to Defendants' Motion to Dismiss at 29. In light of plaintiffs' apparent interpretation of their own complaint as not requesting punitive damages on the first claim (or in the alternative their concession that punitive damages are not proper under ERISA) and my dismissal of the fraud claim, I grant defendants' motion to strike plaintiffs' claim for punitive damages.
D. Defendants' Motion to Strike Plaintiffs' Request for a Jury Trial
Finally, defendants move to strike plaintiffs' request for a jury trial. They assert that plaintiffs are seeking equitable relief, which does not entitle them to a jury trial, and they support their argument with the claim that every circuit court that has addressed the issue has found no right to a jury trial in ERISA actions, see e.g. Turner v. CF & I Steel Corp., 770 F.2d 43, 46-47 (3rd Cir. 1985). Our circuit court, however, has implied that although there is no right to a jury trial when an ERISA plaintiff seeks equitable relief, a request for "damages for wrongdoing or non-payment of benefits" may invoke a jury trial right. Katsaros v. Cody, 744 F.2d 270, 278 (2d Cir.), cert. denied, 469 U.S. 1072, 105 S. Ct. 565, 83 L. Ed. 2d 506 (1984). Moreover, at least some of those courts who have denied jury trials in ERISA actions have done so because they believed the actions not to involve disputed factual matters, but instead to address whether plan administrators appropriately exercised their discretion, an issue that "does not lend itself comfortably to the traditional jury trial." Turner, 770 F.2d at 46.
In this case, a disputed factual matter -- whether or not defendants made the asserted promises and whether or not, if they did, plaintiffs can make a showing "tantamount to fraud" -- may ultimately form the heart of any trial on this matter. As such, to the extent that plaintiffs are not seeking equitable relief, they may be entitled to a jury trial. The complaint, however, does not clearly make out a claim for other than equitable relief. Instead, it appears to request declaratory and injunctive relief. And it indicates that plaintiffs' right to relief may flow from defendants' breaches of fiduciary duty -- a claim that may invoke equitable relief. As such, I am striking plaintiffs' request for a jury trial. I am so doing, however, without prejudice to plaintiffs' right to amend their complaint to make clear whether it is legal or equitable (or both legal and equitable) relief they are seeking.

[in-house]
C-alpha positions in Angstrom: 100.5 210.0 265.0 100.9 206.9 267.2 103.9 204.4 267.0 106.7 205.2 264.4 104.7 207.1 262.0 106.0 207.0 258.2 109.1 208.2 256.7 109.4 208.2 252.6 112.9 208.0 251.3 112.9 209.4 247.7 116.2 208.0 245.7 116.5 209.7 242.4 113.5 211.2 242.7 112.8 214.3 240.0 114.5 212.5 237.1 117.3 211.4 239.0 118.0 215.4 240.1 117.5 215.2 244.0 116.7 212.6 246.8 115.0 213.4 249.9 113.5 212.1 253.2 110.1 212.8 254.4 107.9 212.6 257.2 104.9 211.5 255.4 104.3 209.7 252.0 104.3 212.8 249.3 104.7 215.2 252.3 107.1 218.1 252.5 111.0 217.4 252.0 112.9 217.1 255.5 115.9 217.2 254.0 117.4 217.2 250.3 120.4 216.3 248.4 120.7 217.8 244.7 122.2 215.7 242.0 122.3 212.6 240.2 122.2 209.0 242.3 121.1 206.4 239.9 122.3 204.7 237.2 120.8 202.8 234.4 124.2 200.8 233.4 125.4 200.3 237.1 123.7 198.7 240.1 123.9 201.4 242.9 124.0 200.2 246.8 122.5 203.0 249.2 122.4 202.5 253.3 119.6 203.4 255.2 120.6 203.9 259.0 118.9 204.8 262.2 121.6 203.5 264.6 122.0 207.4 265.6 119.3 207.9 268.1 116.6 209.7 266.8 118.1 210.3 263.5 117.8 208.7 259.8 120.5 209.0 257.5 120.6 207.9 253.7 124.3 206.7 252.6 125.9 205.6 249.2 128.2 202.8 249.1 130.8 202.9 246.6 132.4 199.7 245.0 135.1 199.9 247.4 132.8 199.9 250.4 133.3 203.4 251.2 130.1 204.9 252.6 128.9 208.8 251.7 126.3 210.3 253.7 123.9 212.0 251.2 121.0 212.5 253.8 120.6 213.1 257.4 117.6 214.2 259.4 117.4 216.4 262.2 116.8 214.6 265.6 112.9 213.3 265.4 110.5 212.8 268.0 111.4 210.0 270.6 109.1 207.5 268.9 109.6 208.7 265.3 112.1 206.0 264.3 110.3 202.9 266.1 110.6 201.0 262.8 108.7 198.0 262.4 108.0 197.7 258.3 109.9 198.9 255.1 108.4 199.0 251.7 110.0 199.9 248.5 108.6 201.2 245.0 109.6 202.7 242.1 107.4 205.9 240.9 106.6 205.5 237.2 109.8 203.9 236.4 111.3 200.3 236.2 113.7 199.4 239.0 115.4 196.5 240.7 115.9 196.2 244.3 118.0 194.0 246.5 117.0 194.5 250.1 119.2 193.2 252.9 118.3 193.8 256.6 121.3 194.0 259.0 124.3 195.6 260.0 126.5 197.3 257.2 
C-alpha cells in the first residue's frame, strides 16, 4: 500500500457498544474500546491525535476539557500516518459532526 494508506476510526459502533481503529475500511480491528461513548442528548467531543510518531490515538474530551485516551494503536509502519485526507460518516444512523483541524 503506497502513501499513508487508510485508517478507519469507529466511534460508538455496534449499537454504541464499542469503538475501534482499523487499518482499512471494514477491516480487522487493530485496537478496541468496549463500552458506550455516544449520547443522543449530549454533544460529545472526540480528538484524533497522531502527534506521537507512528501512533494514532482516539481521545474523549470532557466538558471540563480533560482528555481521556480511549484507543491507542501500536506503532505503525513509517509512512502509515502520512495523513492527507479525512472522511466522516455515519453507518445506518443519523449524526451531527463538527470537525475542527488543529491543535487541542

Defendants' motion to dismiss the first count of the complaint entirely is denied. Defendants Devon's and Koch's motion to dismiss is granted without prejudice to amend the complaint. Defendants' motion to dismiss the second count of the complaint is granted, with prejudice, as is their motion to strike the complaint's demand for punitive damages. Defendants' motion to strike the complaint's demand for a jury trial is granted without prejudice. Plaintiffs may amend their complaint on the issues so indicated within 20 days of the issuance of this opinion and order. The parties shall make any additional motions no later than December 15, 1992. They shall complete discovery by December 21, 1992. They shall submit a pretrial order, requests to charge, and proposed voir dire no later than January 15, 1993, and shall be ready for trial on January 18, 1993.
DATED: New York, New York
October 15, 1992
Kimba M. Wood
United States District Judge